Regarding monetary policy, we are in line with market expectations for muted, if any, rate hikes throughout 2010, which is bullish on the margin for Brazilian growth. According to the most recent survey, SELIC rate projections came down for the third consecutive week, now at 11% by year end vs. an estimate of 11.5% last week, which is reflected in the currency market – the 3-month put/call spread for the Brazilian real is ~525bps, which is the most among 47 major currencies tracked by Bloomberg. The bond market is also expecting zero rate hikes throughout the year as yields on zero-coupon bonds due in 2012 fell to the lowest ever yesterday as the government sold 6.7 billion reais ($3.8 billion) of the securities in its biggest auction of a single maturity.
Weakening economic data also support this view: Brazil’s June industrial output fell the most in 18 months on a monthly basis, down 1.4% M/M (+12.4% Y/Y); Brazil’s service industry confidence fell for the fourth consecutive month in July to 129.5 vs. 131.5 in July. On the consumer front, select recent data has been worsening on the margin providing further downward pressure on interest rates: Brazilian consumer delinquencies have been on the uptrend, rising 1.5% M/M in July (+3.9% Y/Y) and Brazilian auto sales declined in June for the first time in 11 months on the heels of expiring government stimulus. All told, the combination of marginally weaker economic data and muted inflation will likely keep a lid on interest rates going forward, which is bullish for Brazilian growth and equities.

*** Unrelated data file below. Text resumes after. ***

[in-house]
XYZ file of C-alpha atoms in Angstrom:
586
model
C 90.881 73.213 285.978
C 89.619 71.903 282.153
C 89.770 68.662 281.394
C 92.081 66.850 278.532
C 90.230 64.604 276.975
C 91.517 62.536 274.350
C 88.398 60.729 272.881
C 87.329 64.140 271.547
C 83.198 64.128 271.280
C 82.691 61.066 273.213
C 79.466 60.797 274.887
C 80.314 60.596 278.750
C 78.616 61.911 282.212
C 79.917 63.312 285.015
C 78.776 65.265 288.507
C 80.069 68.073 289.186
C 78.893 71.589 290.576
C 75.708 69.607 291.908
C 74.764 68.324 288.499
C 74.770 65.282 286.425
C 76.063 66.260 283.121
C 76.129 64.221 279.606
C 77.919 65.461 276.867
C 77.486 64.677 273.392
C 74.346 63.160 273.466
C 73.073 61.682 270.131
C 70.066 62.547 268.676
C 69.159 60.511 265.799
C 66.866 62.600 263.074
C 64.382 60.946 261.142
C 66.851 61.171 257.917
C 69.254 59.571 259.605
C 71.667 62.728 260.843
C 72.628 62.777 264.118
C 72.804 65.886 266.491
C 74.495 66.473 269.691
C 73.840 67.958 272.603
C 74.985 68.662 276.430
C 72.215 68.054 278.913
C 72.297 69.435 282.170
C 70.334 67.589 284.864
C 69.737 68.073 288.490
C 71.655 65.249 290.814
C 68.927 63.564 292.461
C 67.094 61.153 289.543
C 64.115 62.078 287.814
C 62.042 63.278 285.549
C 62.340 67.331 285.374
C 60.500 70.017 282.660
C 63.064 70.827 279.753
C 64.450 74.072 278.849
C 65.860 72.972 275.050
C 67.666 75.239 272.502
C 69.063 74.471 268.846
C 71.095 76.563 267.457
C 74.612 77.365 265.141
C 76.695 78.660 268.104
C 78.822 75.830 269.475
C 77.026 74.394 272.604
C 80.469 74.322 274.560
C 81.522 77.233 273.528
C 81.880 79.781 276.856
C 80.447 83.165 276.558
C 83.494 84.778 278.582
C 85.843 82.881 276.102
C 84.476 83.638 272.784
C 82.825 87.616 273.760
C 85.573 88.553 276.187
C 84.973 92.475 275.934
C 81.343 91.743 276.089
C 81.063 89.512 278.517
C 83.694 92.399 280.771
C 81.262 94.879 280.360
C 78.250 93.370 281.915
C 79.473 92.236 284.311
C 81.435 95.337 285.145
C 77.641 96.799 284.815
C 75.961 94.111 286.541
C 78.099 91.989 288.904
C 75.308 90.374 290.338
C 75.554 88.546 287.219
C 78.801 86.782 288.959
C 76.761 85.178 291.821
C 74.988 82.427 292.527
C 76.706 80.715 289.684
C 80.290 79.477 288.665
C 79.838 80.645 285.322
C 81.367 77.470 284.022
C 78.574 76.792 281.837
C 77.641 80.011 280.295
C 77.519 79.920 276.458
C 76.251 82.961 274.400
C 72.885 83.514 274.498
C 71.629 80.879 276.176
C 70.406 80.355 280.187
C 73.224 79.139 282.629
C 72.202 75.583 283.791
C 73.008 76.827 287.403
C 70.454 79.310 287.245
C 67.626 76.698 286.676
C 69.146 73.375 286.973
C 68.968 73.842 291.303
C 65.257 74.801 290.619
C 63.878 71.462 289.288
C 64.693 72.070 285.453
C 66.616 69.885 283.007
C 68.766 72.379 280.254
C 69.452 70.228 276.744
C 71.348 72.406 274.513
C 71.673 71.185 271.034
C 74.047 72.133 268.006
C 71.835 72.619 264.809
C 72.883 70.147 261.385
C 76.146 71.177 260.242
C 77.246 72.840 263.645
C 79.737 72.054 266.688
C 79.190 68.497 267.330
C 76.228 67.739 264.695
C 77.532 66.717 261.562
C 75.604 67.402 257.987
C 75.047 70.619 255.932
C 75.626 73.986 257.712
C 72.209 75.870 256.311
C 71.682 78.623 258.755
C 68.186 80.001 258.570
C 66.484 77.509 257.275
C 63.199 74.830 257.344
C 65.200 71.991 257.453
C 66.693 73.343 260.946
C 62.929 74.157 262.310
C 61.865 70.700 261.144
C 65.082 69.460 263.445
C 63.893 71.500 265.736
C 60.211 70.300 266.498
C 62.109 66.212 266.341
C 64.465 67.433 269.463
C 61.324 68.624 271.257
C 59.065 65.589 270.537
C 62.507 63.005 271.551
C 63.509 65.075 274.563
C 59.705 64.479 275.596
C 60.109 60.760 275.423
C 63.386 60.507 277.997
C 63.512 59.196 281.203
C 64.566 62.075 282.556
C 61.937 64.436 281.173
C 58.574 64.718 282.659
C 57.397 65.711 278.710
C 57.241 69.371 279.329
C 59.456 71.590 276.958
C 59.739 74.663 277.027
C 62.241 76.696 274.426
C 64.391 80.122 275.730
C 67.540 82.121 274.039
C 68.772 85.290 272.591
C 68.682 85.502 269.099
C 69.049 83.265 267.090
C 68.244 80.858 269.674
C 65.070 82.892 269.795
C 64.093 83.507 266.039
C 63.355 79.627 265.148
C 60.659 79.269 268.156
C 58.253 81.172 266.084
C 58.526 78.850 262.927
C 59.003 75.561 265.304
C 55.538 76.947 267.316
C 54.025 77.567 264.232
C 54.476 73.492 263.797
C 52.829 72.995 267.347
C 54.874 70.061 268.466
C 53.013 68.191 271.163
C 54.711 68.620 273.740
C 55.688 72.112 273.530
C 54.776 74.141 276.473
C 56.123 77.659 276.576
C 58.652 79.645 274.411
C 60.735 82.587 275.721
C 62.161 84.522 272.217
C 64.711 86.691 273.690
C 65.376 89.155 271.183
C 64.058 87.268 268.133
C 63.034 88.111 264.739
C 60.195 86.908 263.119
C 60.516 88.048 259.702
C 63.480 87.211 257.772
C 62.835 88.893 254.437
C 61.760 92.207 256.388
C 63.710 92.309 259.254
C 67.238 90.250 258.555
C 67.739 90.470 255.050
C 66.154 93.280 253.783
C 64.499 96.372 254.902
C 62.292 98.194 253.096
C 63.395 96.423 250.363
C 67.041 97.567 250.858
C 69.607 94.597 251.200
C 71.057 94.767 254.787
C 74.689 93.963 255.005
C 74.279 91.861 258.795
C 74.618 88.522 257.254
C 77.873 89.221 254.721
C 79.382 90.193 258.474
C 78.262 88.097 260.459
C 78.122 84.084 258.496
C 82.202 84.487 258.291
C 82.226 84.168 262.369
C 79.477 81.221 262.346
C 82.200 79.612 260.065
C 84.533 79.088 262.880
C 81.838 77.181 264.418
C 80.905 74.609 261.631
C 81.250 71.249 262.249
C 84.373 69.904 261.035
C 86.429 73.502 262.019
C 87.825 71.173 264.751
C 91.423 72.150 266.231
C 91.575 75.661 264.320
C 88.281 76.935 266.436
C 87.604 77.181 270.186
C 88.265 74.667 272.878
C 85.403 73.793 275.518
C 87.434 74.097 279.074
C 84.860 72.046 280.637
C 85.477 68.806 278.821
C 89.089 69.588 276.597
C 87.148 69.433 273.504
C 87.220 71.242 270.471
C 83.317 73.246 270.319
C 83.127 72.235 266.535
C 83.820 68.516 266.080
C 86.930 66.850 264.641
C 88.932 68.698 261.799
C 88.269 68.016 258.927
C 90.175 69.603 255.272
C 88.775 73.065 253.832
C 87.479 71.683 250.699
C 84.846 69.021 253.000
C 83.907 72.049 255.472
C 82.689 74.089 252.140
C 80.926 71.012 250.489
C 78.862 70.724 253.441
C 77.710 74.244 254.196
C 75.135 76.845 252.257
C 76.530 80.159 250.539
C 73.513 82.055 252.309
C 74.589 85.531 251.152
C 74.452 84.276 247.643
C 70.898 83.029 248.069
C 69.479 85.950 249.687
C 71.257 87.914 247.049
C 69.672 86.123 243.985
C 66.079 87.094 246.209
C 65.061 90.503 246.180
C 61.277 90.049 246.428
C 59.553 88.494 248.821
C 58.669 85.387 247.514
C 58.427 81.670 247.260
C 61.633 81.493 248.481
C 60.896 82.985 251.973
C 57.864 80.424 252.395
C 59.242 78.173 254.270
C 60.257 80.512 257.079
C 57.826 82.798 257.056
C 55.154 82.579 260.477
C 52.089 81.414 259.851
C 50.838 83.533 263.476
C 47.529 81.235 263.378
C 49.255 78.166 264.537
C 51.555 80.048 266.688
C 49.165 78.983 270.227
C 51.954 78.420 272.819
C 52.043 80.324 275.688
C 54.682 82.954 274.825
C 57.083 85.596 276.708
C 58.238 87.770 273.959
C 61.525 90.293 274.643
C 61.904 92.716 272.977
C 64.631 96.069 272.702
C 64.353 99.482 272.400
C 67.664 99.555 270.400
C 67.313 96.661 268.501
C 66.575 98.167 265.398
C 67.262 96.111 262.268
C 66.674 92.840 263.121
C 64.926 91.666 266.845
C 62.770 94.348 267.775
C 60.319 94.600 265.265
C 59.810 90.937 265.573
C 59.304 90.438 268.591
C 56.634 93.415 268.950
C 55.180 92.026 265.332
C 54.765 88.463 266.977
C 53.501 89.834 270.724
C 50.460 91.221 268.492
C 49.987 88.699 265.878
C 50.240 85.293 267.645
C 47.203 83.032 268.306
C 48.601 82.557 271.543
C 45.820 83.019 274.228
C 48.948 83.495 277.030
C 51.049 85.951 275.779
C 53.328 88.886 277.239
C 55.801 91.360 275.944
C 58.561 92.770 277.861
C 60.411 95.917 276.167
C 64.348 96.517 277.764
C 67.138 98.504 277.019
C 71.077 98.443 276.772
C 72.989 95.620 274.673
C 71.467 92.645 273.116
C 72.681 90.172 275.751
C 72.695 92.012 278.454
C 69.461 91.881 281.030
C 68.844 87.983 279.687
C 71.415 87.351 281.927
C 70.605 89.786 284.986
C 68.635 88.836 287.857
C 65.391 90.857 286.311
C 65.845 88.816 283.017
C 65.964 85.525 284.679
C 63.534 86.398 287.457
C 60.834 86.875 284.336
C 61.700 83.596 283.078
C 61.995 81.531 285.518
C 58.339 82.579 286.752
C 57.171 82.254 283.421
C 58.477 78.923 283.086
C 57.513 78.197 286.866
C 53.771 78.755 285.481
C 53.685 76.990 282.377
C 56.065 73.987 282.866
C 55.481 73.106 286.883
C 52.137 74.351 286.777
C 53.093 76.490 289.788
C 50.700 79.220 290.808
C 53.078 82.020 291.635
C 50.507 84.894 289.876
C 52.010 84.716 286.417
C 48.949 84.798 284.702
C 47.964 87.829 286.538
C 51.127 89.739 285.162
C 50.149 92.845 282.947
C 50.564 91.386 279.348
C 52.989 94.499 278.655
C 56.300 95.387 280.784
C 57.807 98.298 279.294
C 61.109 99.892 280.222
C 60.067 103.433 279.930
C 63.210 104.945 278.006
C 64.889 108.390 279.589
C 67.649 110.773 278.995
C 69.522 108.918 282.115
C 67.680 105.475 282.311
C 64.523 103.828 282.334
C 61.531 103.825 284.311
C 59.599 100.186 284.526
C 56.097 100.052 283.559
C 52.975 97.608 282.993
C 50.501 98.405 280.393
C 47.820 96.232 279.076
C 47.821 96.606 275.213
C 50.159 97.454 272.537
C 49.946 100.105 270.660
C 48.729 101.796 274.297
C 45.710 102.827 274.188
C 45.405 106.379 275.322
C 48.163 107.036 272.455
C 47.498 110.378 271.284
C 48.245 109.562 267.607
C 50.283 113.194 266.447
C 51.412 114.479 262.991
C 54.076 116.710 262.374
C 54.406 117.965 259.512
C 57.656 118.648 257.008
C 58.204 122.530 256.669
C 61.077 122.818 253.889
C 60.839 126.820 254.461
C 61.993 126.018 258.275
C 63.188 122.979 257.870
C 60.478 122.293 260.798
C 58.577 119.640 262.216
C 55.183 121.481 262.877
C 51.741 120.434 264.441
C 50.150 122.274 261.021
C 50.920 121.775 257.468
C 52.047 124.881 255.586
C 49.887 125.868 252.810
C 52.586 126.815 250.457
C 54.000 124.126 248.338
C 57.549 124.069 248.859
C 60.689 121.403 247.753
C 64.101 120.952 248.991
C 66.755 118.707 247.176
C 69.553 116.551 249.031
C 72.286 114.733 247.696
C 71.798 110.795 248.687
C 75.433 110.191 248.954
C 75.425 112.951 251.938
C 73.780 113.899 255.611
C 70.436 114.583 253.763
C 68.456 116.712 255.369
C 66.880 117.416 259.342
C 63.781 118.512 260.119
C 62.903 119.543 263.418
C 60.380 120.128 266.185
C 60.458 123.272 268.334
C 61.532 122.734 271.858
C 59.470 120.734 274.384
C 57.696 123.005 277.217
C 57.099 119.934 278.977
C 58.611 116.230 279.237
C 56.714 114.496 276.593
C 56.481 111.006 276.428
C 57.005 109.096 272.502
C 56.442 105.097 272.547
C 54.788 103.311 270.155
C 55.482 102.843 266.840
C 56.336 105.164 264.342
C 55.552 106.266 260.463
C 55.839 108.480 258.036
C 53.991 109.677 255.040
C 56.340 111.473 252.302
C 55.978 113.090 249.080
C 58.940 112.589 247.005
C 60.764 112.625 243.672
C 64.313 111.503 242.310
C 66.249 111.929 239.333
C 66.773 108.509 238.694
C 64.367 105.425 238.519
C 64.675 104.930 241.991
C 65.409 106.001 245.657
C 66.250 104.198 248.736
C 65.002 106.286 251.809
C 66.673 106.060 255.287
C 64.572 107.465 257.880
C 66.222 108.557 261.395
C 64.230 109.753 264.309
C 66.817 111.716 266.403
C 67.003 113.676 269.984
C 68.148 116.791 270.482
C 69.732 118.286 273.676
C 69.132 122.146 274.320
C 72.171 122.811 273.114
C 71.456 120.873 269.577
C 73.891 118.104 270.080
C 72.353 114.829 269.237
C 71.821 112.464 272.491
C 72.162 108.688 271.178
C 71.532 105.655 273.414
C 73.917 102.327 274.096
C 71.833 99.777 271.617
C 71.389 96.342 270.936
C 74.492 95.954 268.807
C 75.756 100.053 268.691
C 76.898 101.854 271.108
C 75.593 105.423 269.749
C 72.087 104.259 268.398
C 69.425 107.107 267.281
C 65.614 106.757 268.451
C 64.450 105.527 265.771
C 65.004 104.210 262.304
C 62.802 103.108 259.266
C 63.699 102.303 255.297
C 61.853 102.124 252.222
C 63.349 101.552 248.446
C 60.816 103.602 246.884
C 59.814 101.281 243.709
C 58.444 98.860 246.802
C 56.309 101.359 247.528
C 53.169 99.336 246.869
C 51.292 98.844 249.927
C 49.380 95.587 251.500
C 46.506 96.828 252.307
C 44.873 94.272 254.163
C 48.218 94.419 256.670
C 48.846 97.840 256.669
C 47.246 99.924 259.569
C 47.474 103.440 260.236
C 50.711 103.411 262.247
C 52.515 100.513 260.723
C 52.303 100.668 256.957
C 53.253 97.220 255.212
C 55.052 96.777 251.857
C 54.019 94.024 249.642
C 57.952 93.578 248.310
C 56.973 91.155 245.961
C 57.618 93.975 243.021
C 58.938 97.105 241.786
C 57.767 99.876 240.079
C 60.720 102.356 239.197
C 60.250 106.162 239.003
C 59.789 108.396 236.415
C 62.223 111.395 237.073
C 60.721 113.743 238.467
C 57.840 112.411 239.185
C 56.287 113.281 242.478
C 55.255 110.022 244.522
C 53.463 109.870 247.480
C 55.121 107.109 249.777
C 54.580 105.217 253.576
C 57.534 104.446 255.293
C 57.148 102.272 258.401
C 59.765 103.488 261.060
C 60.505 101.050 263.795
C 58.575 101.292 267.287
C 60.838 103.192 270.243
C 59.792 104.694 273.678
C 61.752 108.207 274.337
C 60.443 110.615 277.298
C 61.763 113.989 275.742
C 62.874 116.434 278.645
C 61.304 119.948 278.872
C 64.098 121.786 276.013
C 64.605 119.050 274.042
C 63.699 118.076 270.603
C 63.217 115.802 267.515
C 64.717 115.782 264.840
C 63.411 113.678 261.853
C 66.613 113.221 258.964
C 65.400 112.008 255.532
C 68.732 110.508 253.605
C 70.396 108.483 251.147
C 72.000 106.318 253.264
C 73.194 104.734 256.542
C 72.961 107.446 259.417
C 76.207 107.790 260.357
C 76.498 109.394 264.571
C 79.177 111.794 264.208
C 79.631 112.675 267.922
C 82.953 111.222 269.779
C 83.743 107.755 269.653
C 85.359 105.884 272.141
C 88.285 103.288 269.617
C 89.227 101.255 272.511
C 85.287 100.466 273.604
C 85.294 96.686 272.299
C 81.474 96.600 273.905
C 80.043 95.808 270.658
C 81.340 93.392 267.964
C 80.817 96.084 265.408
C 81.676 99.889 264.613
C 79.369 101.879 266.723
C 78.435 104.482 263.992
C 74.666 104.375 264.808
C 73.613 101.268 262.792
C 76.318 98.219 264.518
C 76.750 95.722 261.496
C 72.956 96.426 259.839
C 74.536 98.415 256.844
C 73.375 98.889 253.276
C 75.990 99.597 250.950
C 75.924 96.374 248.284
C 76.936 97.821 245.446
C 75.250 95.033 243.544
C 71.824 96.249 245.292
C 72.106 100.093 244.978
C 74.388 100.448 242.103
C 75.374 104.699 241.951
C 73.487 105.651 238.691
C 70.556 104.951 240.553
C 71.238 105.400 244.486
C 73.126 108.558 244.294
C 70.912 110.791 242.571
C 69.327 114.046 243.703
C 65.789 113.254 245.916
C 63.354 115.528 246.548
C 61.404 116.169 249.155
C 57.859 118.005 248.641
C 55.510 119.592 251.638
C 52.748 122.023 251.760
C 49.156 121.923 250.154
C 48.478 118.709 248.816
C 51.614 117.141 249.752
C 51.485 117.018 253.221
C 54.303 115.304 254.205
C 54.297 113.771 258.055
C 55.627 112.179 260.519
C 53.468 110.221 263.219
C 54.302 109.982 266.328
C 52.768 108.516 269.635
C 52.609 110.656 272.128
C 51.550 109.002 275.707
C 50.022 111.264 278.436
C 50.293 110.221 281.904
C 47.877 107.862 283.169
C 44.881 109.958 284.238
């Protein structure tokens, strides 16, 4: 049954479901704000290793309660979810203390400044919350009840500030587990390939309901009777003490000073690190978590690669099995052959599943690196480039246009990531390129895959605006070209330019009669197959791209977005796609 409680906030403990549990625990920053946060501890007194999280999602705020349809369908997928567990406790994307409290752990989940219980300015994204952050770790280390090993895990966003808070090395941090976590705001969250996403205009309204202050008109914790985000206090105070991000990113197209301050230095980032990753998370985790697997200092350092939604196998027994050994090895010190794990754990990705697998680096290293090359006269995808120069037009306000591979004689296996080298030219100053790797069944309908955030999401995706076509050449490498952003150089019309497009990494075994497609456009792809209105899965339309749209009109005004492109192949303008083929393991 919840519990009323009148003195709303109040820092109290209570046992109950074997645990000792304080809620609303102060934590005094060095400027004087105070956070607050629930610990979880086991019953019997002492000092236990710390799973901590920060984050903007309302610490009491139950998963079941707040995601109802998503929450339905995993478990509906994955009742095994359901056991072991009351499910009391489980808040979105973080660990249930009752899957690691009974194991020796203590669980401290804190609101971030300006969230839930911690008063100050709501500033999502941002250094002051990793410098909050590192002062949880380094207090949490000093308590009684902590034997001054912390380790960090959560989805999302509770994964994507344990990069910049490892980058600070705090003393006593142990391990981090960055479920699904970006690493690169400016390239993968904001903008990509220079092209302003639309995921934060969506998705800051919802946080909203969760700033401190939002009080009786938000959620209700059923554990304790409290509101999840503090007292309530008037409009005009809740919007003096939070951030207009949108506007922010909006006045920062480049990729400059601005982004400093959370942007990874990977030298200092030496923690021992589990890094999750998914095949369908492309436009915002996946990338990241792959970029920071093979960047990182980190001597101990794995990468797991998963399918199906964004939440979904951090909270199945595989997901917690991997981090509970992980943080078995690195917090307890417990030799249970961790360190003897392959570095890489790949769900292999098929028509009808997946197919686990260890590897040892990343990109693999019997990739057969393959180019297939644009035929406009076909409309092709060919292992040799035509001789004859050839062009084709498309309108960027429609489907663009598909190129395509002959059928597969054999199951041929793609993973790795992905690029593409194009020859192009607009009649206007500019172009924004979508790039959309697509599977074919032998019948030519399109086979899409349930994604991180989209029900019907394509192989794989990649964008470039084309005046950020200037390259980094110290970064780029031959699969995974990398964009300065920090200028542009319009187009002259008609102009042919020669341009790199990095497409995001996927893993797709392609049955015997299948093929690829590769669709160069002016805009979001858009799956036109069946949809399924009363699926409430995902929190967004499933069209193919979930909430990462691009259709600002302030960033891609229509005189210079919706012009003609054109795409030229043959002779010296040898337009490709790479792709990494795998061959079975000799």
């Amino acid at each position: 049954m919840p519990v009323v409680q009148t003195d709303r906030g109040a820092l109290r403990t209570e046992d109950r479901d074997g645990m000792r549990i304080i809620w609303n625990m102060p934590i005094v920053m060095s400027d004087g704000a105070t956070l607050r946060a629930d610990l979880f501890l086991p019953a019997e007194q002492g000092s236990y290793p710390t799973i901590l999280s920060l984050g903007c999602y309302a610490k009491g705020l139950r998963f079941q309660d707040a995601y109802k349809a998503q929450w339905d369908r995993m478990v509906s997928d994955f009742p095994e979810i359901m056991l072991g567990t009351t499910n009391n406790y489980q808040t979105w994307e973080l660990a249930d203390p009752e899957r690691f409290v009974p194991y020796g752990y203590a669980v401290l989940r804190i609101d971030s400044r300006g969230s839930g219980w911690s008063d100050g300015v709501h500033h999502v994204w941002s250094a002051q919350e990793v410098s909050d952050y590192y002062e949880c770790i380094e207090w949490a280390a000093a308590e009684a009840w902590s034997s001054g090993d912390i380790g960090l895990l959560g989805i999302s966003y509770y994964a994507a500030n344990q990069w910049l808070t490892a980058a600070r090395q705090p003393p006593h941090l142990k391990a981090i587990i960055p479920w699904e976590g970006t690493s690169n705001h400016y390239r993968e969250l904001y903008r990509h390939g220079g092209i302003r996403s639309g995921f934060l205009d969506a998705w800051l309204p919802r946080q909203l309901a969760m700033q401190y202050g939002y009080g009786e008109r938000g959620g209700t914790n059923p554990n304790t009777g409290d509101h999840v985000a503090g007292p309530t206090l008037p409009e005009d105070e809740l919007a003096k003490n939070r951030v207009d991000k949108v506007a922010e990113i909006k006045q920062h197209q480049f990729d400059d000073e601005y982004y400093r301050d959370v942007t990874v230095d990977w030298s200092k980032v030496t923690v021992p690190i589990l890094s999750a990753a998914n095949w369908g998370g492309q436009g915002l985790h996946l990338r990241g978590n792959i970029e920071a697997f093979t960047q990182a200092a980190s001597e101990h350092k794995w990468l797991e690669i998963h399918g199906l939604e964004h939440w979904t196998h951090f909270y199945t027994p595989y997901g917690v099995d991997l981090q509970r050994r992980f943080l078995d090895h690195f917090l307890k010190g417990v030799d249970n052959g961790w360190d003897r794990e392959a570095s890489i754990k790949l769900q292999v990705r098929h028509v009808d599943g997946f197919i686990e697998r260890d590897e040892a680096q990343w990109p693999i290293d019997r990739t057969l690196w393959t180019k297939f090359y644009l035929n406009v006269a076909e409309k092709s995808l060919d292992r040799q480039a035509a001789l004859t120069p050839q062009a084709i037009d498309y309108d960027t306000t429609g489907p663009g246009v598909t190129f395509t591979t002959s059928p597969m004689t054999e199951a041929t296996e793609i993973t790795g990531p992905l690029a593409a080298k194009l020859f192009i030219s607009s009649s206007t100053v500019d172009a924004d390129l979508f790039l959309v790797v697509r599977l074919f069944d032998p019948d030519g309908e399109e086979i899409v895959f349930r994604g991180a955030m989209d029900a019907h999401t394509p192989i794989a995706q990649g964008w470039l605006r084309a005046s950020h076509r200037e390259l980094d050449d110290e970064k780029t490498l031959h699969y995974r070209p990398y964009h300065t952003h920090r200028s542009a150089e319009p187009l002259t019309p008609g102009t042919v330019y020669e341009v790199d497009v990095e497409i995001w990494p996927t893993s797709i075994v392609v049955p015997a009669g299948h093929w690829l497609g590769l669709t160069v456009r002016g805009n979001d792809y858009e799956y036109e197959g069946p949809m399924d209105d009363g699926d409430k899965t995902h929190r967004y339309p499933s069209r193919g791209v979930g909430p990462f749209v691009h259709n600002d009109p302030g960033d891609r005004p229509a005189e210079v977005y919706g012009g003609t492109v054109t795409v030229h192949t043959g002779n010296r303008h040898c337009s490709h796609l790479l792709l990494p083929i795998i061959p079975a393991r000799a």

We do understand that owning Brazilian equities is quite contrarian here given all the noise coming down the pike regarding the elections and Petrobras’s share offering, both of which could be bearish on the margin for Brazilian equities over multiple durations. Petrobras, which was downgraded by UBS AG on Wednesday (after losing 25% of its market value YTD), is trading with an uncertainty premium in regards to the 5 billion barrels of oil it is seeking to purchase from the Brazilian government in exchange for stock. Investors are rightfully worried that a high price tag for the reserves (roughly $7.50 - $10 a barrel) will force the company to sell more shares to the public, which would result in incremental EPS dilution. Further complicating the situation are rumors from Societe Generale SA that Petrobras may delay the share offering again, citing a disagreement between the company and the National Petroleum Agency of Brazil on the price of the reserves. In no way is this a positive event for the Brazilian stock market, but as we pointed out earlier, Petrobras’ YTD decline suggests that a good chunk of this risk has been priced in. Furthermore, if the government agrees to sell the reserves at the low end of the range, Petrobras’ stock could surprise to the upside on the heels of that marginal tailwind.
Regarding the Brazilian elections, the current setup is less positive on the margin for Brazilian growth long term, though there is no shortage of near-term benefits should leading candidate Dilma Rousseff win the election. Rousseff, who is leading in the opinion polls (39% vs. 34% for Jose Serra) has raised more money than her opposition by a factor of 3x over Serra ($11.6 million reais). Unlike Serra, Rousseff has a reputation for relatively loose fiscal policy: as former head of the Government Accelerated Growth Progammes, she is linked to what will amount to over $500 billion – or ~33% of GDP – of infrastructure spending over the next five years. Money from the programs will continue to be a tailwind for the Brazilian economy over that duration, but longer term, investors fear that her heavy government hand will crowd out private sector investment – particularly if she is inclined to keep interest rates high to attract foreign capital to fund Brazilian government debt in order to finance increased deficit spending (3.4% of GDP currently). Although the construction jobs created by the current stimulus will not be around forever, we believe the growing Brazilian economy can withstand marginal deterioration of the government’s balance sheet over the next few years.